Guest blog post by Jaclyn Zubrzycki
Can glasses treat a learning disability? Can poor diet cause one? Many Americans are confused about what, exactly, learning disabilities are, how prevalent they are, and how they are lived with and dealt with in the law and classroom, according to a new survey of 2,000 Americans by the National Center for Learning Disabilities.
The NCLD has published the results of its first survey of Americans' perceptions about learning disabilities, and the findings indicate that there is a good deal of confusion. "While great strides have been made in awareness of learning disabilities, these findings underscore the critical need for education," said James H. Wendorf, the executive director of NCLD, in a press release.
The executive summary, which has more details, will be posted on the NCLD's website later today, but here are a few key findings:
- Forty-three percent of Americans incorrectly think that learning disabilities are correlated with IQ.
- Twenty-two percent incorrectly believe learning disabilities can be caused by too much screen time; 31 percent believe a cause is poor diet; and 24 percent believe childhood vaccinations can be blamed.
- More than 66 percent of parents want more information about learning disabilities than schools currently provide.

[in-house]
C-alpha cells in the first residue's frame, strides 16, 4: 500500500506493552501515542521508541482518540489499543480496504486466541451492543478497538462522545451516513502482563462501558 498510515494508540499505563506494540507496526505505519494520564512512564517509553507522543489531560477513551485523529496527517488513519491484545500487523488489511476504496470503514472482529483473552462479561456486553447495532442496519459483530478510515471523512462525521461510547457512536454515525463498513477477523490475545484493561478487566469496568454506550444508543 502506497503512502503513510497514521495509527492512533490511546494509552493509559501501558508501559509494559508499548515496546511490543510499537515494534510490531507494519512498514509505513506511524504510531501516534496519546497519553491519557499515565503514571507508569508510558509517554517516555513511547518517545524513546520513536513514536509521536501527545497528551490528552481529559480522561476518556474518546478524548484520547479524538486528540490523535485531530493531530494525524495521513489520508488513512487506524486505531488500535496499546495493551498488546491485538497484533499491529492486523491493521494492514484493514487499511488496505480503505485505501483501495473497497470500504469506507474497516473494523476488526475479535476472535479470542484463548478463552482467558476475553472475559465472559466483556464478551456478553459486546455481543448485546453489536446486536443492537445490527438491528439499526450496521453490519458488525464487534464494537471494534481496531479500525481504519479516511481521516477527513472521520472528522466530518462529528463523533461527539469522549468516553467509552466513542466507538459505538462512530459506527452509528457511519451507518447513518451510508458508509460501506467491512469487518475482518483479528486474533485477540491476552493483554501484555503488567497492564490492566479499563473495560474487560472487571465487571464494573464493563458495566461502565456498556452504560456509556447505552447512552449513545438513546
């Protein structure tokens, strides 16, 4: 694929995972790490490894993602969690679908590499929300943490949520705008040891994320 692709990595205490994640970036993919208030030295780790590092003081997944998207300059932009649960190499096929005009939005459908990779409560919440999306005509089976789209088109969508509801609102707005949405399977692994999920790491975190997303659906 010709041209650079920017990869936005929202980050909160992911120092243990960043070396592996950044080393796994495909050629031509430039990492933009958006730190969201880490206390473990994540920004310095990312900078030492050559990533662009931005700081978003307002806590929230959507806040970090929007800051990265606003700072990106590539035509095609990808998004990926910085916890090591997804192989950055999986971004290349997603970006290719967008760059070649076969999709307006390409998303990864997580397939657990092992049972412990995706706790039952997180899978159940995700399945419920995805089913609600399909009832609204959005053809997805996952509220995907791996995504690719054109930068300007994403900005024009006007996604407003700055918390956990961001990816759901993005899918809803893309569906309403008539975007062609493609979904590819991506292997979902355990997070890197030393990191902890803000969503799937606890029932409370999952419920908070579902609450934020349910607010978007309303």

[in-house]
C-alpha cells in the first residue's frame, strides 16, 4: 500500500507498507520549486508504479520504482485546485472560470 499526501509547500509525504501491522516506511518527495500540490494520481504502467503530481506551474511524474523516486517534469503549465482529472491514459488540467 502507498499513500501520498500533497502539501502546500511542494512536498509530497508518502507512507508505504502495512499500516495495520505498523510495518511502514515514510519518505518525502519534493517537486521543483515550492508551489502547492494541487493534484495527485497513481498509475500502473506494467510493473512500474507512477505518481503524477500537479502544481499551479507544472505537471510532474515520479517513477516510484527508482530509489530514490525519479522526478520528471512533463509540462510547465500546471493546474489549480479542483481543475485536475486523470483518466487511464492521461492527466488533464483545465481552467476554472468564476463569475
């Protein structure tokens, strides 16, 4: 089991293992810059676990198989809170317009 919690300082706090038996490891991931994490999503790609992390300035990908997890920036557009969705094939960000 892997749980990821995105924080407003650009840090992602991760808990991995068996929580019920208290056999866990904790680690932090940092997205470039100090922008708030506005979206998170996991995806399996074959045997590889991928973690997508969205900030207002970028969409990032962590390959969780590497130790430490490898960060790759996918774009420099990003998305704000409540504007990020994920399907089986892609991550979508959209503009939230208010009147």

- Thirty percent admitted to making casual jokes about having a learning disability when someone makes a reading, writing or mathematical mistake.
Most survey participants could identify dyslexia as a learning disability, though only 80 percent could accurately define it. But learning disabilities like dysgraphia (which affects spelling, handwriting, and coherence), dyscalculia (which affects math comprehension), and dyspraxia (which affects motor skills) were less familiar to many Americans.
The finding that 24 percent of the survey respondents thought vaccinations could cause learning disabilities is especially unsettling in the context of new information about just how many kids are not getting vaccinated.
"This shows how much work there is to do," Wendorf said in an interview. He said that for teachers, perhaps the most important takeaway is that there is a often a gap between what they know and what parents know—especially for parents who are "on the front end of the journey" of learning about learning disabilities.
Wendorf said he was heartened, however, by the fact that many parents felt that there was more they could do to help their kids—75 percent of parents of kids with learning disabilities agreed with that statement, according to the survey.
If you're curious about how public perception stacks up against reality, you can compare some of these statistics with information in this fact sheet from the NCLD. The fact sheet clarifies, for instance, that it is not legal to ask about whether or not a potential employee has a learning disability at a job interview. It turns out that a full third of respondents had believed this was legal.
The NCLD timed the release of these results to align with the launch of its new website, LD.org. Look for the executive summary and information about the report on the website later today.